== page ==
Two weeks after India successfully launched its maiden Mars mission, America's National Aeronautics and Space Administration has launched a new spacecraft to orbit the red planet to probe how it lost its atmosphere and abundant liquid water.
The spacecraft Mars Atmosphere and Volatile Evolution was launched from the Cape Canaveral Air Force Station in Florida. The spacecraft separated from an Atlas V Centaur rocket's second stage 53 minutes after launch. The solar arrays deployed approximately one hour after launch and currently power the spacecraft.
MAVEN now is embarking on a 10-month interplanetary cruise before arriving at Mars next September, NASA said. "MAVEN joins our orbiters and rovers already at Mars to explore yet another facet of the Red Planet and prepare for human missions there by the 2030s," NASA administrator Charles Bolden said.
"This mission is part of an integrated and strategic exploration programme that is uncovering the mysteries of the solar system and enabling us to reach farther destinations," he said.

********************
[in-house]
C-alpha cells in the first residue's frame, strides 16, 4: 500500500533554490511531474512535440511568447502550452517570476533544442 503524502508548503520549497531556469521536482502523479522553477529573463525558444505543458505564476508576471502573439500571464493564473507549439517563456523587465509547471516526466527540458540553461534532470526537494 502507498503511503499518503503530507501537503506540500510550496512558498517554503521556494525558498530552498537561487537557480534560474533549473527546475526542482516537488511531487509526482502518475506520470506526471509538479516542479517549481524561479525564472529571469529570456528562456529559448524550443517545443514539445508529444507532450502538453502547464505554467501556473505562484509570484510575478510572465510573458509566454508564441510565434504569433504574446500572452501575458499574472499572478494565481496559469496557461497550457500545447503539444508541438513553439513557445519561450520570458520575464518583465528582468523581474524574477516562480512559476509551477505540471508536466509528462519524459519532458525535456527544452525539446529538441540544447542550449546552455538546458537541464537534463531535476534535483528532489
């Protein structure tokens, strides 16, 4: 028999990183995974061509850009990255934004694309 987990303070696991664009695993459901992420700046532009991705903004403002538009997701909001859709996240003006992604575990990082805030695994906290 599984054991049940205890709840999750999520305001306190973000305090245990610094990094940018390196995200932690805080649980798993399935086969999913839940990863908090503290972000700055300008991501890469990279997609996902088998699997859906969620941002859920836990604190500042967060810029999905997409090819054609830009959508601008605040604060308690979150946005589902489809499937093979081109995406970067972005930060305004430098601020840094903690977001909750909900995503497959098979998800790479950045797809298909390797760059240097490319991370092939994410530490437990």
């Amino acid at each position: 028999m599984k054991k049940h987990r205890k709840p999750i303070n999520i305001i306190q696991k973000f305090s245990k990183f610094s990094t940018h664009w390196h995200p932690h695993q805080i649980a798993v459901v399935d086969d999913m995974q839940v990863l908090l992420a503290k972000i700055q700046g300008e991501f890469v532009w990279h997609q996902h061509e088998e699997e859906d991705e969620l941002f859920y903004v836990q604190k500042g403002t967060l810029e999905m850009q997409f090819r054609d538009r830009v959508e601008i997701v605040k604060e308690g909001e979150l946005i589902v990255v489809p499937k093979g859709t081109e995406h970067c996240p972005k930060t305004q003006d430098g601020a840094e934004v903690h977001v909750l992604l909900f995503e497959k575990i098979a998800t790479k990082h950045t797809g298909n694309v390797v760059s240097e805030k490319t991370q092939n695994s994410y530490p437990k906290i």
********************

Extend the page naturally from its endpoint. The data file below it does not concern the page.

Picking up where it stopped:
In the next four weeks, MAVEN will power on and check out each of its eight instruments. Upon arrival at Mars in September, the spacecraft will execute an orbit insertion manoeuvre, firing six thrusters that will allow it to be captured by the Mars' orbit.
In the following five weeks, MAVEN will establish itself in an orbit where it can conduct science operations, deploy science appendages and commission all instruments before starting its one-Earth-year scientific primary mission.
"After 10 years of developing the mission concept and then the hardware, it's incredibly exciting to see MAVEN on its way," said Bruce Jakosky, principal investigator at the University of Colorado Boulder's Laboratory for Atmospheric and Space Physics in Boulder, Colorado.
"But the real excitement will come in 10 months, when we go into orbit around Mars and can start getting the science results we planned," he said.
Image: The United Launch Alliance Atlas V rocket lifts off from Space Launch Complex-41 at Cape Canaveral Air Force Station carrying the Mars Atmosphere and Volatile Evolution spacecraft on a 10-month journey to the red planet